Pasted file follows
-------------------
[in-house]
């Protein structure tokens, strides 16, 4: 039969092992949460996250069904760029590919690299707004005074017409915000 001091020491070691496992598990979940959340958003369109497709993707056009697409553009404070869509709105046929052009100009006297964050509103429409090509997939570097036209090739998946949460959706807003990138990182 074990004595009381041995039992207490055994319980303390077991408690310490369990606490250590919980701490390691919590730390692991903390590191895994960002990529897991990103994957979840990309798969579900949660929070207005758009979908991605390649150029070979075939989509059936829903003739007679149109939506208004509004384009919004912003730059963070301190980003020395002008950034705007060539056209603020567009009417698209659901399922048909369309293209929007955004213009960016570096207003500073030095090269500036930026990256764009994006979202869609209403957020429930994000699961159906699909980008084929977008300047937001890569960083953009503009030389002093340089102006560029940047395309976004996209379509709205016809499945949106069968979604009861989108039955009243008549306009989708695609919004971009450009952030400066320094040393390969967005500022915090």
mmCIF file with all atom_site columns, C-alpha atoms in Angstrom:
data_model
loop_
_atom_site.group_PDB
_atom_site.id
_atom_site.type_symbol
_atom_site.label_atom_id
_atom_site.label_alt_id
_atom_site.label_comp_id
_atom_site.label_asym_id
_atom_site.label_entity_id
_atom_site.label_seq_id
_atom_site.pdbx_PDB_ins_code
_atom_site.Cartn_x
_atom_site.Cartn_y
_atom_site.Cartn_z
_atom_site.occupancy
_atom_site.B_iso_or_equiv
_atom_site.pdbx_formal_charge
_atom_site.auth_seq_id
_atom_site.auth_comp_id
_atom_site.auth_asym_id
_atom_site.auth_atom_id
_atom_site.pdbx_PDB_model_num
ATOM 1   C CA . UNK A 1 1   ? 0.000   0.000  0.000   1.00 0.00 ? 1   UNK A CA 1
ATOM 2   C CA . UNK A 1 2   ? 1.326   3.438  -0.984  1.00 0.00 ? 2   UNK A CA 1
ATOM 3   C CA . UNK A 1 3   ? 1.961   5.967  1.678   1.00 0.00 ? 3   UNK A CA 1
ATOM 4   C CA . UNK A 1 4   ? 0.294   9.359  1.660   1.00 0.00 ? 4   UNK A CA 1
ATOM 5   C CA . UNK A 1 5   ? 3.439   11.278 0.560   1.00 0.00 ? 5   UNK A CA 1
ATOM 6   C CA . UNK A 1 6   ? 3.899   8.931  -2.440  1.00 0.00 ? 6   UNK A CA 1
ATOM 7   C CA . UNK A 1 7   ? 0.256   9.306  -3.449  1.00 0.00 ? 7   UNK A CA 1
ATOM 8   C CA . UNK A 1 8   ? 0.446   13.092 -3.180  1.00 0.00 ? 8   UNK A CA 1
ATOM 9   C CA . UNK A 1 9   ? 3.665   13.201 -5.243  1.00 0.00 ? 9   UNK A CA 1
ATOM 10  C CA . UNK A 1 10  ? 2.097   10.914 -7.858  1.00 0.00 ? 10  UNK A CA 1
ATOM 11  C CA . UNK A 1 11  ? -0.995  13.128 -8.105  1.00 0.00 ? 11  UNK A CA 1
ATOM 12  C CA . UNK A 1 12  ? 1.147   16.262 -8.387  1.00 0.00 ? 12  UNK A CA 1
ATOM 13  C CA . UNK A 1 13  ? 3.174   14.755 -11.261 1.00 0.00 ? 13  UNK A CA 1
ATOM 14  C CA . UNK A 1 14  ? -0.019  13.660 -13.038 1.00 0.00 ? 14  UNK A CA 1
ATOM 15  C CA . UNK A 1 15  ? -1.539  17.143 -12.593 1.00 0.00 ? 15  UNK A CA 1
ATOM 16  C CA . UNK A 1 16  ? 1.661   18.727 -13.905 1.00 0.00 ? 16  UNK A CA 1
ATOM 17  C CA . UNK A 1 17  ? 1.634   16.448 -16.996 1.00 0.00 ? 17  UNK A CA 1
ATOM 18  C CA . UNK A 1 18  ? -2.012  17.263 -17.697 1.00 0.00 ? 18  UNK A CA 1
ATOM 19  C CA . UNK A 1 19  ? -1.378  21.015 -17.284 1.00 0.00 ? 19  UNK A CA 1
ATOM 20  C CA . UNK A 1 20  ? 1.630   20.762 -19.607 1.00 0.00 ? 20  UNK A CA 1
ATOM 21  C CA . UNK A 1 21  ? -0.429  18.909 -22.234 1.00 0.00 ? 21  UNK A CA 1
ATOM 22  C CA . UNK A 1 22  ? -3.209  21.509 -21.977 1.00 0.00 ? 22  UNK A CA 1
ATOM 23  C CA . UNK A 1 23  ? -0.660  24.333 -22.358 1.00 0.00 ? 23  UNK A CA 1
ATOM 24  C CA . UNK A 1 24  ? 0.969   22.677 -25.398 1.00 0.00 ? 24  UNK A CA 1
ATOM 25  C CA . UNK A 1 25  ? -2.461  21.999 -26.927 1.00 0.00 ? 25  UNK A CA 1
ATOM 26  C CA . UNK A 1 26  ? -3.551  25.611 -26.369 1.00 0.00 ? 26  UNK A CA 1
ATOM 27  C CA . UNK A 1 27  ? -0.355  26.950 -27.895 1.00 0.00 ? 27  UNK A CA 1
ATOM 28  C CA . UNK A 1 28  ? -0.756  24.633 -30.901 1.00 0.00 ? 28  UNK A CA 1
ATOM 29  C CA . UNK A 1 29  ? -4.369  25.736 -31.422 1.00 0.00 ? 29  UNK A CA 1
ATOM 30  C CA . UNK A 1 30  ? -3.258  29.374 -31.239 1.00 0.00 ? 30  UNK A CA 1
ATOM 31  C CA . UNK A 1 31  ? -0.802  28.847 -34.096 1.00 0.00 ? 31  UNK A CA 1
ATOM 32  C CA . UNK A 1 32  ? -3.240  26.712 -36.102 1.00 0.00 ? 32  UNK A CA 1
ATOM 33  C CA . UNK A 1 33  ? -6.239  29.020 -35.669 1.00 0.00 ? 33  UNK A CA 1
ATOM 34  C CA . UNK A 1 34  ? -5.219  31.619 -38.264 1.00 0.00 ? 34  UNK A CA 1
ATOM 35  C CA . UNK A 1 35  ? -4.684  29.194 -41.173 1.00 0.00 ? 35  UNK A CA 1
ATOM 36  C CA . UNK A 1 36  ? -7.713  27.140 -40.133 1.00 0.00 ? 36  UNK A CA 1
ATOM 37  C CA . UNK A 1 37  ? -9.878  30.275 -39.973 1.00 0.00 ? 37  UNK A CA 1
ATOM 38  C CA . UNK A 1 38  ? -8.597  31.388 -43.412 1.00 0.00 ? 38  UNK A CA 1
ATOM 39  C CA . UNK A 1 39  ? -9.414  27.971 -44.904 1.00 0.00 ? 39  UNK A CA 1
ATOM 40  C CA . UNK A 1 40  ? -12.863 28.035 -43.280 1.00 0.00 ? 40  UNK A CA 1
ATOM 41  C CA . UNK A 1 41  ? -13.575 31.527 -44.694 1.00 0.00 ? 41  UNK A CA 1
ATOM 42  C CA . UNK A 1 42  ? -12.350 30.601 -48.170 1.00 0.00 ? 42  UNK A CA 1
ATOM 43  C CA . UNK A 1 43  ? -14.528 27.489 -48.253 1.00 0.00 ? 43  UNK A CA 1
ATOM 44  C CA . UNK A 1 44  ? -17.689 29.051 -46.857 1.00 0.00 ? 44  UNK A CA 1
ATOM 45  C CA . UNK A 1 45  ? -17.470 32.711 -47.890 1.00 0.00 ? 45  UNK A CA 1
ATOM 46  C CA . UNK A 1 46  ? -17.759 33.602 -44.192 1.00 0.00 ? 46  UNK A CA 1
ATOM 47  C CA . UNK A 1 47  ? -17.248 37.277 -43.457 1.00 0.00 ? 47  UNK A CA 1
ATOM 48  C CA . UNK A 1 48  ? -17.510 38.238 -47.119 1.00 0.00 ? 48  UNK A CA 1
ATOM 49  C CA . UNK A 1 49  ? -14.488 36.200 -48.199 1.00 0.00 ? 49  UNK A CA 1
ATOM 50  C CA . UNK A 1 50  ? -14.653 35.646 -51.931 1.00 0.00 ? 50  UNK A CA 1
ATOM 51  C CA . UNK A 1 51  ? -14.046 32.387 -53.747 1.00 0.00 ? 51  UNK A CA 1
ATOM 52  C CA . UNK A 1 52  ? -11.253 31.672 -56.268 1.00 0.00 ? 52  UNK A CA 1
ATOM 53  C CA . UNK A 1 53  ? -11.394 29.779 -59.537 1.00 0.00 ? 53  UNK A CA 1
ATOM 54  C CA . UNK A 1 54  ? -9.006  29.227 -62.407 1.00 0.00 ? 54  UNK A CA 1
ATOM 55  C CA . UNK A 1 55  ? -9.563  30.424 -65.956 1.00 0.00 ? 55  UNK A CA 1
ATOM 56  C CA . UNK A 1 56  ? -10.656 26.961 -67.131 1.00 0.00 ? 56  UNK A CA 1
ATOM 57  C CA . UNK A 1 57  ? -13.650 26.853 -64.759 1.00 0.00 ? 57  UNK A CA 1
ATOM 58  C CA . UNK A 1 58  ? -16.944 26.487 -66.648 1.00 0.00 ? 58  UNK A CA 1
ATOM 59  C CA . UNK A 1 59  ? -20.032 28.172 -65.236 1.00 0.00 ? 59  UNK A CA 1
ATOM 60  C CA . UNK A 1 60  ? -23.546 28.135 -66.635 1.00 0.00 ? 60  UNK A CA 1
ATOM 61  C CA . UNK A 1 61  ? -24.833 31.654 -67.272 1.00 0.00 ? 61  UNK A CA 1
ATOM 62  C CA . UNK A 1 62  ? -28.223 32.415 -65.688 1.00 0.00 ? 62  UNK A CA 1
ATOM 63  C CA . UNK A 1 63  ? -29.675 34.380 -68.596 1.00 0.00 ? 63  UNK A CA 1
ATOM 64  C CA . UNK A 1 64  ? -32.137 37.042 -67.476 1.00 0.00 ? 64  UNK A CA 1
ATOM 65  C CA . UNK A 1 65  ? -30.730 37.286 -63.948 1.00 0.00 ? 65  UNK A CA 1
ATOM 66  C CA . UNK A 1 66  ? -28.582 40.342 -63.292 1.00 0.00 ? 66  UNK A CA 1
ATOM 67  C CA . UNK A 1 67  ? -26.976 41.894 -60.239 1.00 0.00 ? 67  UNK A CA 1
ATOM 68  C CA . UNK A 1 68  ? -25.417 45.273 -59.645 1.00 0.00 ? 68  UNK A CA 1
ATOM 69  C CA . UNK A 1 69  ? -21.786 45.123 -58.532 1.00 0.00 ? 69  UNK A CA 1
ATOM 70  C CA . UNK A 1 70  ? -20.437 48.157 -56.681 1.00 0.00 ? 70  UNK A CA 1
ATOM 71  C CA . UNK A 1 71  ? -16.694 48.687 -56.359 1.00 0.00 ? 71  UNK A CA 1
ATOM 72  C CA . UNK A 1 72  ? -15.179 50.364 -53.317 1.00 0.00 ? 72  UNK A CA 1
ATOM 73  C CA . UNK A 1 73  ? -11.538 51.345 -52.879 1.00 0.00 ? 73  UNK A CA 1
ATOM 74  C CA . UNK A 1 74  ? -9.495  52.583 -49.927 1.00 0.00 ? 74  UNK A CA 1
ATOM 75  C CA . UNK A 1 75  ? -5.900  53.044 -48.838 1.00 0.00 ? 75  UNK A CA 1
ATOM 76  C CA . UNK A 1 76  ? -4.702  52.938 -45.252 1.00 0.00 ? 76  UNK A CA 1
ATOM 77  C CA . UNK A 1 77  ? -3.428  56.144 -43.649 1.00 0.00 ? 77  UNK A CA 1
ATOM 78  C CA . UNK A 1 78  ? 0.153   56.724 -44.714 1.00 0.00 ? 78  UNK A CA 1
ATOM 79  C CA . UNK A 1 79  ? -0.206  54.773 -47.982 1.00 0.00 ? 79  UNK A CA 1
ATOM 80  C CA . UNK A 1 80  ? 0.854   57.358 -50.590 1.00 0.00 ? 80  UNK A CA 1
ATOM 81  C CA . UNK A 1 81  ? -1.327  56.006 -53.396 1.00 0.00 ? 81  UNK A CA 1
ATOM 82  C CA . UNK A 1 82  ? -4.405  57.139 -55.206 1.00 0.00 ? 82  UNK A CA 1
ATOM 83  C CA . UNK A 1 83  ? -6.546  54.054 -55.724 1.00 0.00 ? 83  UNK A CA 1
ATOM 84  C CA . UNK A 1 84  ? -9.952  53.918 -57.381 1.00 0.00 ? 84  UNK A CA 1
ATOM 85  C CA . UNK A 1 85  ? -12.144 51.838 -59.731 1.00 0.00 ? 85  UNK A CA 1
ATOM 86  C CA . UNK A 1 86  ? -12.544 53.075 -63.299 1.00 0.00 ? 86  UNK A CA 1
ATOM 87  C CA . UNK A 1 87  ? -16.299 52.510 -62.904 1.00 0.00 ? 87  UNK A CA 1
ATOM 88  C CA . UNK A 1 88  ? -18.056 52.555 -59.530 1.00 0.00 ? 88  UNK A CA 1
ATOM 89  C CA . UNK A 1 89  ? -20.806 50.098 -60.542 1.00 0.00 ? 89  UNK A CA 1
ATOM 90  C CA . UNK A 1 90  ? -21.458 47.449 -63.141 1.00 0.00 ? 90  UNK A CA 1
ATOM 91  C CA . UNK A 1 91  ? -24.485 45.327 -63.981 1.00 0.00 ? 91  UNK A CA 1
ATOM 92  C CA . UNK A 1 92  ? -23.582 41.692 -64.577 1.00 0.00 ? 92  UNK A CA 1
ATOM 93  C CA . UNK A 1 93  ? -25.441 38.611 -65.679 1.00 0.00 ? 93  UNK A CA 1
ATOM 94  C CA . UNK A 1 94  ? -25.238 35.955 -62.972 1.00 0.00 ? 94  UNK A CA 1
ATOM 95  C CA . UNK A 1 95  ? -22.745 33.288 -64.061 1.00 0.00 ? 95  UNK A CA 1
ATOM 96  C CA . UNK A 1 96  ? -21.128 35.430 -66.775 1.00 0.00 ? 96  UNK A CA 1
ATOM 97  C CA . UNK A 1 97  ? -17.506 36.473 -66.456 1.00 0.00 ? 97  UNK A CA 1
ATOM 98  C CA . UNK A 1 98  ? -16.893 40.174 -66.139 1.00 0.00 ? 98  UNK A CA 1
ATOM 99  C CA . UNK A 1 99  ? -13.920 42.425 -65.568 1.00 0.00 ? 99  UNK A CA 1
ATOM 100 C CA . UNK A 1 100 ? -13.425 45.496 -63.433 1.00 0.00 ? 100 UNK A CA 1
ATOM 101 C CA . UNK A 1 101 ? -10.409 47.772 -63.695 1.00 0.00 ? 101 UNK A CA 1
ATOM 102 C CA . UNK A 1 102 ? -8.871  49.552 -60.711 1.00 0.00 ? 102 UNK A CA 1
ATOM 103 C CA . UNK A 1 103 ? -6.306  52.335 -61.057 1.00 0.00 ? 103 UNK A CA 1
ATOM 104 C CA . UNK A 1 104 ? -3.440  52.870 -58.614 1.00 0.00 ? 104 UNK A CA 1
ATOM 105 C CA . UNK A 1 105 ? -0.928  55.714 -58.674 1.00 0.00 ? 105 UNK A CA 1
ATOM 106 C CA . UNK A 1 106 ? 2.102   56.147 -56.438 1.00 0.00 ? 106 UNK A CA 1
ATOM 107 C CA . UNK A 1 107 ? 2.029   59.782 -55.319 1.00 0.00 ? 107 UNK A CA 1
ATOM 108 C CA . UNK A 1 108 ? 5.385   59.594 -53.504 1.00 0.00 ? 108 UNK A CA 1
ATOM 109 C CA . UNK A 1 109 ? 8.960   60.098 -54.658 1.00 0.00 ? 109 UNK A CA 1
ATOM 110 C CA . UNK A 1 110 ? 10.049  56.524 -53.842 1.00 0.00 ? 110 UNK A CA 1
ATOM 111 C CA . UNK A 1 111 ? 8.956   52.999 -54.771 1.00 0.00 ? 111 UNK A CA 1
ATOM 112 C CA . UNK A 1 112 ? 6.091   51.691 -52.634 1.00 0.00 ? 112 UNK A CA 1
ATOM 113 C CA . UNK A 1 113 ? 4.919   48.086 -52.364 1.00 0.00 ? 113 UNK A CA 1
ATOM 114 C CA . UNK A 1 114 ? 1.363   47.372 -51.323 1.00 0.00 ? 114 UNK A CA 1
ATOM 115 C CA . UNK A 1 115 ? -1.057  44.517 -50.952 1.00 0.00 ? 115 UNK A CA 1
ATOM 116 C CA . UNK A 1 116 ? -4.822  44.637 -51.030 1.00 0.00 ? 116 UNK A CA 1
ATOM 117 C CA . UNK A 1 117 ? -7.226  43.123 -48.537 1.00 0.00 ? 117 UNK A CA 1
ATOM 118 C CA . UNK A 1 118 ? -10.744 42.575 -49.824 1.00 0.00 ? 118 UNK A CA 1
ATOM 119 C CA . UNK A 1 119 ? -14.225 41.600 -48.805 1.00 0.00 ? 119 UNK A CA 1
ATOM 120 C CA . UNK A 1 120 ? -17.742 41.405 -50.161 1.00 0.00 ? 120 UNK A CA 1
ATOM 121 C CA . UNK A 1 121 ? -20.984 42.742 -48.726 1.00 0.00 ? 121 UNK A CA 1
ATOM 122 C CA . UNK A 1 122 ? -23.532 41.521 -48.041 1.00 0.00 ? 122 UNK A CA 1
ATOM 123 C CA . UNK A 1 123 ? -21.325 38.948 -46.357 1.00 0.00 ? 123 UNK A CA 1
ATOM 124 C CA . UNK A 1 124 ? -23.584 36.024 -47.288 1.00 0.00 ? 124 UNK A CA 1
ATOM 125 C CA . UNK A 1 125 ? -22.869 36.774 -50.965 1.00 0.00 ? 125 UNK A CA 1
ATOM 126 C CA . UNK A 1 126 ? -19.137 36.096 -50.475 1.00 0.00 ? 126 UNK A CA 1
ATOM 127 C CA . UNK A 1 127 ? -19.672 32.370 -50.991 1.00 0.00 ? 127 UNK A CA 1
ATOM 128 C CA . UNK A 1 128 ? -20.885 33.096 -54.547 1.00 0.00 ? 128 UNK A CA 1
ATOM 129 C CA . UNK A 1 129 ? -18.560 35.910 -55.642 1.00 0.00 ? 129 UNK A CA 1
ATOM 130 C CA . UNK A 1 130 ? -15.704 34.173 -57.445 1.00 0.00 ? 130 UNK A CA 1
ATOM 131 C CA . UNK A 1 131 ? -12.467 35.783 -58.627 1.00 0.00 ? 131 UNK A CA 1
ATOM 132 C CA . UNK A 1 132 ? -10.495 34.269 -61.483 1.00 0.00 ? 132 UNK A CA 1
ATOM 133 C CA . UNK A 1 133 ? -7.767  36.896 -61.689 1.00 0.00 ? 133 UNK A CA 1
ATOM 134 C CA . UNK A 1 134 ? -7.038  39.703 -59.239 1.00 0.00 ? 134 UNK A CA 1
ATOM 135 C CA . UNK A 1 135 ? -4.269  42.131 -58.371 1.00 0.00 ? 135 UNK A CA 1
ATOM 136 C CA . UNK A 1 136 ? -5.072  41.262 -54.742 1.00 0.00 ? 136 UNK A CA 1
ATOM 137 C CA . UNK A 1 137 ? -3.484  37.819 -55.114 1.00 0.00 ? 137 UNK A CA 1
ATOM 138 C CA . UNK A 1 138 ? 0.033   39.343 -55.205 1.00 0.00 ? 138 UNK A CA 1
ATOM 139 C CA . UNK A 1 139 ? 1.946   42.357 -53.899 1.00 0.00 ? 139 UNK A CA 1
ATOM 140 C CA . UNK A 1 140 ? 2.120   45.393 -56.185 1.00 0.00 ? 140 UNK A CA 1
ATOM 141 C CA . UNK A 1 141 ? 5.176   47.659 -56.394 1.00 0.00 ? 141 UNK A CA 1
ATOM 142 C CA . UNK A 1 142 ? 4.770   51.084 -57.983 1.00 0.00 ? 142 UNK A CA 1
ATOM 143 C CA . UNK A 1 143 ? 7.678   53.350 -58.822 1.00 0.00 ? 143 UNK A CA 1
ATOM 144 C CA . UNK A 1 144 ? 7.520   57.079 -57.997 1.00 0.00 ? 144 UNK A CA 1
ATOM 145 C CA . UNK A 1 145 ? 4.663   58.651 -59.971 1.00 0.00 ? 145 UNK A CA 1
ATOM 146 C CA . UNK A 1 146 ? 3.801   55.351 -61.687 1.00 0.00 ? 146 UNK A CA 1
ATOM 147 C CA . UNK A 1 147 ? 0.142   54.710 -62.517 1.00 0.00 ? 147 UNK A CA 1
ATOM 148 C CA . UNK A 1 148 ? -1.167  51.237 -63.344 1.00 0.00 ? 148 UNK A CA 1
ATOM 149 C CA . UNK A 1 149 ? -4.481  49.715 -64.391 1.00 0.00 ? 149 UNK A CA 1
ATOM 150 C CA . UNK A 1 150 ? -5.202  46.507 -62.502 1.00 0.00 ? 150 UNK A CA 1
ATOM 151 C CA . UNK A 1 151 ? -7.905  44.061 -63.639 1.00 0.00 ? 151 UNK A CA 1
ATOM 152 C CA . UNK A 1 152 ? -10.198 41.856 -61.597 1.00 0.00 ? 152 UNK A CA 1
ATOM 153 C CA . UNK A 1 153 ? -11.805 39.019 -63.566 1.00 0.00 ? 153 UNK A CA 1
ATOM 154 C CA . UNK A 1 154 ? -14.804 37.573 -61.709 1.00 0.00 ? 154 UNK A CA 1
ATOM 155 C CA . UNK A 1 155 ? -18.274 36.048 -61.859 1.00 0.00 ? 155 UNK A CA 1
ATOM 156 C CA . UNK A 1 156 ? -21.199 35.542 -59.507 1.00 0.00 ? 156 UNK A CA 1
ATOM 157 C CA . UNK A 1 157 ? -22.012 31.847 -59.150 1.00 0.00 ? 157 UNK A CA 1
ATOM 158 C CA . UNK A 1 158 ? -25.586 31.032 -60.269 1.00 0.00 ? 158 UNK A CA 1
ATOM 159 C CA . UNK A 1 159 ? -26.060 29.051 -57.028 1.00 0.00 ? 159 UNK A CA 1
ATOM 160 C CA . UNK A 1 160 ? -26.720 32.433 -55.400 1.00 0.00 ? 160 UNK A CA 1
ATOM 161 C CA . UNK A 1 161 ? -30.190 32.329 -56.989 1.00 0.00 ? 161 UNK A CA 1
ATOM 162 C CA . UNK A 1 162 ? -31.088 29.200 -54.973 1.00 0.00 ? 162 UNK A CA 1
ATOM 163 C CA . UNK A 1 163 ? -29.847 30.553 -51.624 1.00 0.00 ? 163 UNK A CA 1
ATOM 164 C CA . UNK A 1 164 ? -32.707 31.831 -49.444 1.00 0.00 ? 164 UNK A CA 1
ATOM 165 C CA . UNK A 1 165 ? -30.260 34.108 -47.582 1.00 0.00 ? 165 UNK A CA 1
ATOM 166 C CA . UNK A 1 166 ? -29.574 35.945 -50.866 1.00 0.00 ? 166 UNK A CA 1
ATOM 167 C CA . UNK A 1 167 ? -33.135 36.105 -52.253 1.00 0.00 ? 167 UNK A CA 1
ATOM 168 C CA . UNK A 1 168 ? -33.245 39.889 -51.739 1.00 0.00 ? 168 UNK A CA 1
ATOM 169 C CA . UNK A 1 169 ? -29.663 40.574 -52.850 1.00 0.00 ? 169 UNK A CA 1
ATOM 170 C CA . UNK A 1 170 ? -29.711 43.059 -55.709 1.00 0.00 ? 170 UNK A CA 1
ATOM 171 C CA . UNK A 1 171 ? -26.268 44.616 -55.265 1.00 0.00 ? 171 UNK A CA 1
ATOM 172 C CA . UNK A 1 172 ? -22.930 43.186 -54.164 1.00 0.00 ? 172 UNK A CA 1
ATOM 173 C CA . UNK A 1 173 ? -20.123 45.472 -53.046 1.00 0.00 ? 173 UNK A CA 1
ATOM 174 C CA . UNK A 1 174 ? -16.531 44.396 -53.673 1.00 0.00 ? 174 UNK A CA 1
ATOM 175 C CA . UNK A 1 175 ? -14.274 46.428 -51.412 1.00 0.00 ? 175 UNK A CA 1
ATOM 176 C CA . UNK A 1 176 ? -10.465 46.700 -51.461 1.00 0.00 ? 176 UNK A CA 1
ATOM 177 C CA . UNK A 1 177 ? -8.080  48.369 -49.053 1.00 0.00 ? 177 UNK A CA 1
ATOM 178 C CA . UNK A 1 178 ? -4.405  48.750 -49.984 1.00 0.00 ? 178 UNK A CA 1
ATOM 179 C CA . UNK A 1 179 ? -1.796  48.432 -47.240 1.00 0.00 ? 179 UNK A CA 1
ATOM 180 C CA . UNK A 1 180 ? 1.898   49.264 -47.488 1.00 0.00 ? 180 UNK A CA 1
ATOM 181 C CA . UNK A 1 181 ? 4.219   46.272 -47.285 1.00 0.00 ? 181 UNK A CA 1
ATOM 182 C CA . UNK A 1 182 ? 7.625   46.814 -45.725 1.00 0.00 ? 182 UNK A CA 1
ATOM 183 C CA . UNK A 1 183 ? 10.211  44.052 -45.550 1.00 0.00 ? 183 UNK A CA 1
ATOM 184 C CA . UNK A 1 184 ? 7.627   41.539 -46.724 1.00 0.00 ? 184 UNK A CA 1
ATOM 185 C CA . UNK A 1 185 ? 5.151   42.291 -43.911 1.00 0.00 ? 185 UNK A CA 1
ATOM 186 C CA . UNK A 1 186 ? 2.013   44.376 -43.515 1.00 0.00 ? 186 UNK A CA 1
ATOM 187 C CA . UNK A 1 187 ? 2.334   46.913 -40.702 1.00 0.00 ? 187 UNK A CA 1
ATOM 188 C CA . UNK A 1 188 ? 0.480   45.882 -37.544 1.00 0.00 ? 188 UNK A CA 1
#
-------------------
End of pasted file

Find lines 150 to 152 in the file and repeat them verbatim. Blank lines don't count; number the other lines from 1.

ATOM 124 C CA . UNK A 1 124 ? -23.584 36.024 -47.288 1.00 0.00 ? 124 UNK A CA 1
ATOM 125 C CA . UNK A 1 125 ? -22.869 36.774 -50.965 1.00 0.00 ? 125 UNK A CA 1
ATOM 126 C CA . UNK A 1 126 ? -19.137 36.096 -50.475 1.00 0.00 ? 126 UNK A CA 1